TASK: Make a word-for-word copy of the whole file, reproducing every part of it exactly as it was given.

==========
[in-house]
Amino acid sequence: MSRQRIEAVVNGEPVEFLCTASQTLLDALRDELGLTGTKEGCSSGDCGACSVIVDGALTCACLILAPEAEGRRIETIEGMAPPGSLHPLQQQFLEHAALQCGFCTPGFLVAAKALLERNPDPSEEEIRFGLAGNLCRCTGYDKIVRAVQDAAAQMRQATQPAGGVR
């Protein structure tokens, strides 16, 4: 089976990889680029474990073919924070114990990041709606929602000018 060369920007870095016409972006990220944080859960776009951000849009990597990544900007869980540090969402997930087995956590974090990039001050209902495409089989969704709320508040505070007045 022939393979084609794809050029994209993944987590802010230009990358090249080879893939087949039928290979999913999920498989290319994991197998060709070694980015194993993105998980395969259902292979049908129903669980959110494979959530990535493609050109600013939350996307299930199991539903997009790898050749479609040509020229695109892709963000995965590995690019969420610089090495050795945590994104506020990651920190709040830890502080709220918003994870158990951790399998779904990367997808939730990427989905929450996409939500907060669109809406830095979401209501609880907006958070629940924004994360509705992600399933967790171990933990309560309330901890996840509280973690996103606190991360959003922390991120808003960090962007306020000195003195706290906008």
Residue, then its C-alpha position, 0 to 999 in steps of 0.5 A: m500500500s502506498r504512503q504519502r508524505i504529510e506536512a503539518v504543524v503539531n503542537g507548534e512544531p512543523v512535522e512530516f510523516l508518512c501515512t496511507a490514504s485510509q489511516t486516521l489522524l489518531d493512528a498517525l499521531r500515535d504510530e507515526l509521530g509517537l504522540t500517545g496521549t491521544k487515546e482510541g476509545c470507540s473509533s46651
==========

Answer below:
[in-house]
Amino acid sequence: MSRQRIEAVVNGEPVEFLCTASQTLLDALRDELGLTGTKEGCSSGDCGACSVIVDGALTCACLILAPEAEGRRIETIEGMAPPGSLHPLQQQFLEHAALQCGFCTPGFLVAAKALLERNPDPSEEEIRFGLAGNLCRCTGYDKIVRAVQDAAAQMRQATQPAGGVR
């Protein structure tokens, strides 16, 4: 089976990889680029474990073919924070114990990041709606929602000018 060369920007870095016409972006990220944080859960776009951000849009990597990544900007869980540090969402997930087995956590974090990039001050209902495409089989969704709320508040505070007045 022939393979084609794809050029994209993944987590802010230009990358090249080879893939087949039928290979999913999920498989290319994991197998060709070694980015194993993105998980395969259902292979049908129903669980959110494979959530990535493609050109600013939350996307299930199991539903997009790898050749479609040509020229695109892709963000995965590995690019969420610089090495050795945590994104506020990651920190709040830890502080709220918003994870158990951790399998779904990367997808939730990427989905929450996409939500907060669109809406830095979401209501609880907006958070629940924004994360509705992600399933967790171990933990309560309330901890996840509280973690996103606190991360959003922390991120808003960090962007306020000195003195706290906008």
Residue, then its C-alpha position, 0 to 999 in steps of 0.5 A: m500500500s502506498r504512503q504519502r508524505i504529510e506536512a503539518v504543524v503539531n503542537g507548534e512544531p512543523v512535522e512530516f510523516l508518512c501515512t496511507a490514504s485510509q489511516t486516521l489522524l489518531d493512528a498517525l499521531r500515535d504510530e507515526l509521530g509517537l504522540t500517545g496521549t491521544k487515546e482510541g476509545c470507540s473509533s46651